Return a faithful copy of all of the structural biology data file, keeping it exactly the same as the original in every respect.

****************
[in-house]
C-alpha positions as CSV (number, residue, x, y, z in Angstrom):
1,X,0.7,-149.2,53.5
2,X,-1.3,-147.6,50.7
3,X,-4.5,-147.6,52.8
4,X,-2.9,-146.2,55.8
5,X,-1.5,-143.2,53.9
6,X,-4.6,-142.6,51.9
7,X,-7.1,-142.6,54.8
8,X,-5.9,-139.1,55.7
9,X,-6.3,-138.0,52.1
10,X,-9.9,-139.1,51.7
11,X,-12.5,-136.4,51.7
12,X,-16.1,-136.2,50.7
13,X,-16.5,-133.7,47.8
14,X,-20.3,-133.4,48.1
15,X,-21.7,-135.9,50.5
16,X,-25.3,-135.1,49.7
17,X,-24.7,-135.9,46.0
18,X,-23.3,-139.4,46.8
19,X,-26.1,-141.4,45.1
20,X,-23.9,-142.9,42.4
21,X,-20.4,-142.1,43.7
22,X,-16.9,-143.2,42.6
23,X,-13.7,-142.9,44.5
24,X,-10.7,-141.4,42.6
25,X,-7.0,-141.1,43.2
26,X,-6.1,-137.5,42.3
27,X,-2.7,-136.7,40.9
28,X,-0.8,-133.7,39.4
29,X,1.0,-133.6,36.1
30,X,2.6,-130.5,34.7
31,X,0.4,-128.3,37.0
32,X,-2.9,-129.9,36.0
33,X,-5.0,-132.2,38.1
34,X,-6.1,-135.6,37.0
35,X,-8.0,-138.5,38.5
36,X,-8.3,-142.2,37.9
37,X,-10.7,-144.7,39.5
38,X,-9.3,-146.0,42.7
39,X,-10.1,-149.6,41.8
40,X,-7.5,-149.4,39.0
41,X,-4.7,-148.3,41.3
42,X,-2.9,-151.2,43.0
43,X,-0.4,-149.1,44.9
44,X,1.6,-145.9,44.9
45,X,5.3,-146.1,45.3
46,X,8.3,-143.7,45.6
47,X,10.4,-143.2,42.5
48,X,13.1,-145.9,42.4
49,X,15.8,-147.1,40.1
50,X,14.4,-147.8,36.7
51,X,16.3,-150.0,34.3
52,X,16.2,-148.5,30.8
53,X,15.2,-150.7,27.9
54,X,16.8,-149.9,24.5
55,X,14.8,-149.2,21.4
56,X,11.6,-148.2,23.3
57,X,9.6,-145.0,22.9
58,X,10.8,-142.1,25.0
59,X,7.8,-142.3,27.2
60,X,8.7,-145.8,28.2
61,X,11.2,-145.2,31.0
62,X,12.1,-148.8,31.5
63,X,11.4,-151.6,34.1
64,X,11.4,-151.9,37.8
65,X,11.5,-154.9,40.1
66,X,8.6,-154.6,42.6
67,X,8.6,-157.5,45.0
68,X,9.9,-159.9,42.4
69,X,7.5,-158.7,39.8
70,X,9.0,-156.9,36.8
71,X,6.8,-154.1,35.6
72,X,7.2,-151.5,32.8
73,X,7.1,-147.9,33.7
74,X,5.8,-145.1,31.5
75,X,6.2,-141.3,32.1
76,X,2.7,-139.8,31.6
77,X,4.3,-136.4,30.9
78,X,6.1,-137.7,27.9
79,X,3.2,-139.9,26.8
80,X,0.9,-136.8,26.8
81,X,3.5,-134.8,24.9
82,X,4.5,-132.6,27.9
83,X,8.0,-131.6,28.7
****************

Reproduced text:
[in-house]
C-alpha positions as CSV (number, residue, x, y, z in Angstrom):
1,X,0.7,-149.2,53.5
2,X,-1.3,-147.6,50.7
3,X,-4.5,-147.6,52.8
4,X,-2.9,-146.2,55.8
5,X,-1.5,-143.2,53.9
6,X,-4.6,-142.6,51.9
7,X,-7.1,-142.6,54.8
8,X,-5.9,-139.1,55.7
9,X,-6.3,-138.0,52.1
10,X,-9.9,-139.1,51.7
11,X,-12.5,-136.4,51.7
12,X,-16.1,-136.2,50.7
13,X,-16.5,-133.7,47.8
14,X,-20.3,-133.4,48.1
15,X,-21.7,-135.9,50.5
16,X,-25.3,-135.1,49.7
17,X,-24.7,-135.9,46.0
18,X,-23.3,-139.4,46.8
19,X,-26.1,-141.4,45.1
20,X,-23.9,-142.9,42.4
21,X,-20.4,-142.1,43.7
22,X,-16.9,-143.2,42.6
23,X,-13.7,-142.9,44.5
24,X,-10.7,-141.4,42.6
25,X,-7.0,-141.1,43.2
26,X,-6.1,-137.5,42.3
27,X,-2.7,-136.7,40.9
28,X,-0.8,-133.7,39.4
29,X,1.0,-133.6,36.1
30,X,2.6,-130.5,34.7
31,X,0.4,-128.3,37.0
32,X,-2.9,-129.9,36.0
33,X,-5.0,-132.2,38.1
34,X,-6.1,-135.6,37.0
35,X,-8.0,-138.5,38.5
36,X,-8.3,-142.2,37.9
37,X,-10.7,-144.7,39.5
38,X,-9.3,-146.0,42.7
39,X,-10.1,-149.6,41.8
40,X,-7.5,-149.4,39.0
41,X,-4.7,-148.3,41.3
42,X,-2.9,-151.2,43.0
43,X,-0.4,-149.1,44.9
44,X,1.6,-145.9,44.9
45,X,5.3,-146.1,45.3
46,X,8.3,-143.7,45.6
47,X,10.4,-143.2,42.5
48,X,13.1,-145.9,42.4
49,X,15.8,-147.1,40.1
50,X,14.4,-147.8,36.7
51,X,16.3,-150.0,34.3
52,X,16.2,-148.5,30.8
53,X,15.2,-150.7,27.9
54,X,16.8,-149.9,24.5
55,X,14.8,-149.2,21.4
56,X,11.6,-148.2,23.3
57,X,9.6,-145.0,22.9
58,X,10.8,-142.1,25.0
59,X,7.8,-142.3,27.2
60,X,8.7,-145.8,28.2
61,X,11.2,-145.2,31.0
62,X,12.1,-148.8,31.5
63,X,11.4,-151.6,34.1
64,X,11.4,-151.9,37.8
65,X,11.5,-154.9,40.1
66,X,8.6,-154.6,42.6
67,X,8.6,-157.5,45.0
68,X,9.9,-159.9,42.4
69,X,7.5,-158.7,39.8
70,X,9.0,-156.9,36.8
71,X,6.8,-154.1,35.6
72,X,7.2,-151.5,32.8
73,X,7.1,-147.9,33.7
74,X,5.8,-145.1,31.5
75,X,6.2,-141.3,32.1
76,X,2.7,-139.8,31.6
77,X,4.3,-136.4,30.9
78,X,6.1,-137.7,27.9
79,X,3.2,-139.9,26.8
80,X,0.9,-136.8,26.8
81,X,3.5,-134.8,24.9
82,X,4.5,-132.6,27.9
83,X,8.0,-131.6,28.7